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'Walking Dead' spinoff: AMC announces the program will debut in 2015

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(Read caption) 'The Walking Dead' stars Andrew Lincoln (l.), Danai Gurira (center), and Melissa Ponzio (r.).

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Entertainment brands are no longer being built lengthwise – they’re being built widthwise. In a post-Avengers world, extending a franchise through sequels, prequels, interquels or other time-bending techniques isn’t sufficient; audiences of today want unique worlds to fully immerse themselves in – the bigger, the better.

Marvel superheroes and their universe have given rise to expansion plans for the DC SuperheroStar Wars and Harry Potter universes – even television has been following the strategy, with AMC widening their Breaking Bad franchise into the Better Call Saul spinoff series; and now more world will be added to the network’s flagship series, The Walking Dead
 

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AMC made the announcement that it will produce a Walking Dead companion series with a 2015 air date in mind; serving on the show as executive producers are Walking Dead creator Robert Kirkman and show producers Glae Anne Hurd and David Alpert.

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Kirkman had the following to say about the new show (of which details are scant at the moment):

“After 10 years of writing the comic book series and being so close to the debut of our fourth, and in my opinion, best season of the TV series, I couldn’t be more thrilled about getting the chance to create a new corner of ‘The Walking Dead’ universe,” said Kirkman. “The opportunity to make a show that isn’t tethered by the events of the comic book, and is truly a blank page, has set my creativity racing.”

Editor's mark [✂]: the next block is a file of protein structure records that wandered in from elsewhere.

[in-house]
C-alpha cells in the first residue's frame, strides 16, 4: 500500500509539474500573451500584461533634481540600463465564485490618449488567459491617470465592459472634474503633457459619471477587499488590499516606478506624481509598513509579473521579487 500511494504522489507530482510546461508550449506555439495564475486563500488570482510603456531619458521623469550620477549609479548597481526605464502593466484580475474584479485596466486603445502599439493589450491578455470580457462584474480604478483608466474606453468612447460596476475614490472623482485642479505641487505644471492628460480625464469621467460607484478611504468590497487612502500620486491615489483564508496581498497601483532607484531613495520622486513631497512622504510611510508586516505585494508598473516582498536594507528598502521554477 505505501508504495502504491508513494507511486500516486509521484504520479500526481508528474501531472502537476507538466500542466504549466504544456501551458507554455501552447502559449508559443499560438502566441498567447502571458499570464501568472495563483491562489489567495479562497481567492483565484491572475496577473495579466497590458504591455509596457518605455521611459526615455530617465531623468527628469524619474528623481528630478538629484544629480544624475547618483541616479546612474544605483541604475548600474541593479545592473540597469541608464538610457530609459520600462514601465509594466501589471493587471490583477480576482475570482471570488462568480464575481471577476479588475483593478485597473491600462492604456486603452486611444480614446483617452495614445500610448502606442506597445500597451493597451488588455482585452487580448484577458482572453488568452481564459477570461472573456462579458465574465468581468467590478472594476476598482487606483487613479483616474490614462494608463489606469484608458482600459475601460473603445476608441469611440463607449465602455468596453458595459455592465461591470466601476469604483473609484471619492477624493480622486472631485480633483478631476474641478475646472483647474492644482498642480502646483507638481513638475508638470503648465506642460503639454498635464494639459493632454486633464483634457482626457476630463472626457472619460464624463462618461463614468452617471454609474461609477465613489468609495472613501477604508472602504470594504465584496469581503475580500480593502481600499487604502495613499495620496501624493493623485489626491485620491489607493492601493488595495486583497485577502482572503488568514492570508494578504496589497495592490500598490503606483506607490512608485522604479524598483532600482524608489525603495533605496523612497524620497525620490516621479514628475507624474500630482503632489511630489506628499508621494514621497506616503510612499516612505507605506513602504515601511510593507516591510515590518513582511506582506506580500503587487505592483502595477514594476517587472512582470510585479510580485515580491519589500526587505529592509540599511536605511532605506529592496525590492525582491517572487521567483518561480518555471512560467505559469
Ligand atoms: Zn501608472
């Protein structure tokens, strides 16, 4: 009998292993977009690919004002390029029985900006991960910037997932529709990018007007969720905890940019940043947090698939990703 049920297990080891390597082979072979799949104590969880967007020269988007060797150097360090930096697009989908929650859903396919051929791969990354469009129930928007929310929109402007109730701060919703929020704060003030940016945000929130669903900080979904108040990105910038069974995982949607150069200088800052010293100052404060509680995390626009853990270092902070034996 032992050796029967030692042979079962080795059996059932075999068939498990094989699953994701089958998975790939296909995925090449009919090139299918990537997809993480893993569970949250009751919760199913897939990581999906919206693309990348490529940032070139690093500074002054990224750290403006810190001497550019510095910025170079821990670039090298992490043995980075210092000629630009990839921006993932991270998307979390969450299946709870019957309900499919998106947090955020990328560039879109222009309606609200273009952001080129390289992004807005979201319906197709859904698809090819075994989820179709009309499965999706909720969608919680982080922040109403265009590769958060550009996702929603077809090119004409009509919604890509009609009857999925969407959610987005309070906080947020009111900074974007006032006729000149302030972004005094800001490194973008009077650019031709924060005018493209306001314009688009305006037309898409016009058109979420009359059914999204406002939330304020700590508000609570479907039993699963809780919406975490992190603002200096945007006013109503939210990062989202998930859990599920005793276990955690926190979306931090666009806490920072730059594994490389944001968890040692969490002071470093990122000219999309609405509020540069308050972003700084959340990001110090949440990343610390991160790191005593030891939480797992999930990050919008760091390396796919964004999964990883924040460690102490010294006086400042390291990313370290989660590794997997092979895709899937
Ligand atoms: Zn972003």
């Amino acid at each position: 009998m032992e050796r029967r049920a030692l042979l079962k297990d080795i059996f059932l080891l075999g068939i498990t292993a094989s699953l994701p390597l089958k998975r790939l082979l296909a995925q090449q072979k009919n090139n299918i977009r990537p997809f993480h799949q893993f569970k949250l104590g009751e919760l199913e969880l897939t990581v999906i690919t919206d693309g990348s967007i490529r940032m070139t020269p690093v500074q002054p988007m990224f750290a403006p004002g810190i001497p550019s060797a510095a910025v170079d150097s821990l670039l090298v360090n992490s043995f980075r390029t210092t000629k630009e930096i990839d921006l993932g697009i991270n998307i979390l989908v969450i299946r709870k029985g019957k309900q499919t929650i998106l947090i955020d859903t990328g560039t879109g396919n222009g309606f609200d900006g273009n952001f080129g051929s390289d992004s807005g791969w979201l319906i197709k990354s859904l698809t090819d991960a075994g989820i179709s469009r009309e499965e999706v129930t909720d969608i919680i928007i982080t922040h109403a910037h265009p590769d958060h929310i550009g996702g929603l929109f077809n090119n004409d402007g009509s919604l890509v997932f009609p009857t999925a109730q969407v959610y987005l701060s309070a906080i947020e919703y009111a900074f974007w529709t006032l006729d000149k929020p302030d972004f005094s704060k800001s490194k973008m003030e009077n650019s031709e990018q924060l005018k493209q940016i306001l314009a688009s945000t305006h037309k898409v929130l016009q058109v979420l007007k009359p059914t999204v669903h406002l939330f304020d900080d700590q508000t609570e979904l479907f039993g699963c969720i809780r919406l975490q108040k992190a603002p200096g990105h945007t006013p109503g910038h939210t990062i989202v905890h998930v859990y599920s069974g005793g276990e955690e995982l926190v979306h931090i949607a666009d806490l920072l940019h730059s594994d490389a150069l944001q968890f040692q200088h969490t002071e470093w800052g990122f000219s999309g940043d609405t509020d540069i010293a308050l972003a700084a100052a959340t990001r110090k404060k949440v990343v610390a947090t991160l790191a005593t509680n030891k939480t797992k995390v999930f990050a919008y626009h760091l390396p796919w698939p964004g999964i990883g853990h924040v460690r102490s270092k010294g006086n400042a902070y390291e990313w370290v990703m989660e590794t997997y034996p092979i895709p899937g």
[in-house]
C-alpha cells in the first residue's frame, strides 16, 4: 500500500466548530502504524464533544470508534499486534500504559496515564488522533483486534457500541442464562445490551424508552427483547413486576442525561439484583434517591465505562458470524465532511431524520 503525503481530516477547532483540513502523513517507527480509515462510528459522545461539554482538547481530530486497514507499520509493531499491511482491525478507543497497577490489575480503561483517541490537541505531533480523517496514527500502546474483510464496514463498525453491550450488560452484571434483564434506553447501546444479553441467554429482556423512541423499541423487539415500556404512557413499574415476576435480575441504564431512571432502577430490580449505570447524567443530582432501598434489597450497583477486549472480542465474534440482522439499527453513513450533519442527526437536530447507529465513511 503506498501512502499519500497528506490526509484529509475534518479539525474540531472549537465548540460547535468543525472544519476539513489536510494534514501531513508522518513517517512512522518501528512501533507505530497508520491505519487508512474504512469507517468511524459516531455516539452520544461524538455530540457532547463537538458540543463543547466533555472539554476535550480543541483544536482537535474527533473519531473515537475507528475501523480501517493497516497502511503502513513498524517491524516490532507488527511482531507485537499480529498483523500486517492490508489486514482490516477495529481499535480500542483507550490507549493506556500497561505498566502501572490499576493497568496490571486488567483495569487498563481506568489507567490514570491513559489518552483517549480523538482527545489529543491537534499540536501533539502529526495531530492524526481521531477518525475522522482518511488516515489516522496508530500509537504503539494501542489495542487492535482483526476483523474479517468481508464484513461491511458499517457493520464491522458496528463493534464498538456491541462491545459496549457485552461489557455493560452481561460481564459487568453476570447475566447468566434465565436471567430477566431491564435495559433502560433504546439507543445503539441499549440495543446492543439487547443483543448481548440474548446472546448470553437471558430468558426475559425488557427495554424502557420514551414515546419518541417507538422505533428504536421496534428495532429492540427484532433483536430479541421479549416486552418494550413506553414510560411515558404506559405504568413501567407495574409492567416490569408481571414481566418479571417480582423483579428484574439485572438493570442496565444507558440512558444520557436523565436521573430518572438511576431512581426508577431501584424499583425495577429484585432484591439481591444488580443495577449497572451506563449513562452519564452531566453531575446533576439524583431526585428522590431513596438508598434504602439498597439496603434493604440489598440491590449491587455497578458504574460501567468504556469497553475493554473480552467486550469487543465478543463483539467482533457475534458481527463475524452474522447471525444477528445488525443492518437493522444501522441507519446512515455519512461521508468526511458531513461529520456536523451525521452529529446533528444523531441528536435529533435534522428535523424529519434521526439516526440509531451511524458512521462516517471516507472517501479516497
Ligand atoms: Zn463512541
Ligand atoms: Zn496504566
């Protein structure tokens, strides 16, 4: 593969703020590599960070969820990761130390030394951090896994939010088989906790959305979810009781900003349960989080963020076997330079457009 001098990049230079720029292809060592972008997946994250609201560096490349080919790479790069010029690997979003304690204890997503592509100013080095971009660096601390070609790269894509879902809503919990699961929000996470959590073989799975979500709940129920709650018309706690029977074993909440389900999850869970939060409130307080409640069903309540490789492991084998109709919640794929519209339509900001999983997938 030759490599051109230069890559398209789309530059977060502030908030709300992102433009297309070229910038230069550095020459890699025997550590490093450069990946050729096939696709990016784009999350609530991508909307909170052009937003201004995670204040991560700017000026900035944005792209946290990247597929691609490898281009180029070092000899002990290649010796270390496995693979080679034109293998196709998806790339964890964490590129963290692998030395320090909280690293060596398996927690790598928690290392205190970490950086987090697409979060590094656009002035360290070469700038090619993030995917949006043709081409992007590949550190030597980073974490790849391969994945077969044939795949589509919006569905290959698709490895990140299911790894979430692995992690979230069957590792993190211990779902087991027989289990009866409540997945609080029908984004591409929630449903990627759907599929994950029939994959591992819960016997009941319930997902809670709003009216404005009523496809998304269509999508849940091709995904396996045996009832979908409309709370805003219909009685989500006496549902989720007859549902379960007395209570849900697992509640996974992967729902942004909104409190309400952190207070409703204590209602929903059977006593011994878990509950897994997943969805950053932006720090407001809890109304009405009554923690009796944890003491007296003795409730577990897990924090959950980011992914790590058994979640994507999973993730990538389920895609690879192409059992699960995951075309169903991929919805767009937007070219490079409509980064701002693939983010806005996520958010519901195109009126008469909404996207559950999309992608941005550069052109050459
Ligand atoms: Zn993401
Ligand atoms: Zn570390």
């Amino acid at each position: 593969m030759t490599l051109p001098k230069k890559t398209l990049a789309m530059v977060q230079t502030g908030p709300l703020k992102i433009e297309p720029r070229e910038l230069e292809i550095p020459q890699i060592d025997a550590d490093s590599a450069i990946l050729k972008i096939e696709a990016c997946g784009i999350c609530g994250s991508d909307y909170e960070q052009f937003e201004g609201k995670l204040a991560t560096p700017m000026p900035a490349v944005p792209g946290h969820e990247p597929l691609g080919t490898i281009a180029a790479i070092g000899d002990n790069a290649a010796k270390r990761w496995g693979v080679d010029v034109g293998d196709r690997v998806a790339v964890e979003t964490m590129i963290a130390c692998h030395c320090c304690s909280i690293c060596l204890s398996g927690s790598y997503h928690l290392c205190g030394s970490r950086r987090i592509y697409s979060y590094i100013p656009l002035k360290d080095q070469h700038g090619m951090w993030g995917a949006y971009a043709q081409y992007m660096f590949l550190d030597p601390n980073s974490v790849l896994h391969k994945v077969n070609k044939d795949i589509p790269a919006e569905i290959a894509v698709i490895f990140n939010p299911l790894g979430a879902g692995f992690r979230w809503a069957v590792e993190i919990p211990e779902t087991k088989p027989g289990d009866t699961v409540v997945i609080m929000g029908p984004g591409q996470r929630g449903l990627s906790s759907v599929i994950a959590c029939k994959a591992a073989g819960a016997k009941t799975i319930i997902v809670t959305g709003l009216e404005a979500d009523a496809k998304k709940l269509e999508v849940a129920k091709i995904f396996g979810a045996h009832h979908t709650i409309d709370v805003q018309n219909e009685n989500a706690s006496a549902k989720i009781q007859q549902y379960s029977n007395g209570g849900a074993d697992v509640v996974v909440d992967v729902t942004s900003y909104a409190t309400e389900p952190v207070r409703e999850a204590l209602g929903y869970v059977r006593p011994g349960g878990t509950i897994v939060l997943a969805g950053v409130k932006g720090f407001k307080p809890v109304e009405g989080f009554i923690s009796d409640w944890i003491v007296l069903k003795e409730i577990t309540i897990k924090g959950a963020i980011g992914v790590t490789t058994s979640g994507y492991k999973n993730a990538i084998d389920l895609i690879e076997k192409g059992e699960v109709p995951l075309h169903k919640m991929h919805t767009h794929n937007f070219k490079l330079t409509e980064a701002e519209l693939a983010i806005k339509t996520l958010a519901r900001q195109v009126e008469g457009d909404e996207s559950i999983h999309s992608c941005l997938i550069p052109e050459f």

Along with the rise of the “franchise universe” model has come the inevitable cynicism that “universe building” is actually just a euphemism for “cash-grabbing.” In the case of a Breaking Bad spinoff it’s easy to see why someone might feel sour about such a focused and self-contained character drama being transformed into a franchise universe; however, Walking Dead is a different creature, entirely.

The goal of Robert Kirkman was always to create a zombpocalypse saga that is long-lasting and widespread, so really the comic series (and subsequently the show) comes with inherent potential for a much larger universe to be explored. There are infinite number of characters, storylines and perspectives that could be configured into a marketable show; the caveat being that the showrunners will have to be able to find a distinctly new thematic and character drama hook, other than survivors trying to deal with the toll of survival on a zombified earth. We’ve seen that before. Judging from Kirkman’s words, however, something new and fresh is indeed the intention.

Personally speaking, I was one of those viewers who was wholly engrossed when Lost ran its “Tailies” mini-arc in the second season. The switch in perspective and introduction of new characters – different and intriguing characters – set within a familiar world, was an overall fun experience. (In fact, I still consider it a misstep that the showrunners ultimately negated the entire “Tailies Saga” by systematically killing those characters off.)

That’s all to say: There is plenty of potential for the zombpocalypse to offer us more compelling TV drama – at least in my opinion.

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Kofi Outlaw blogs at Screen Rant.


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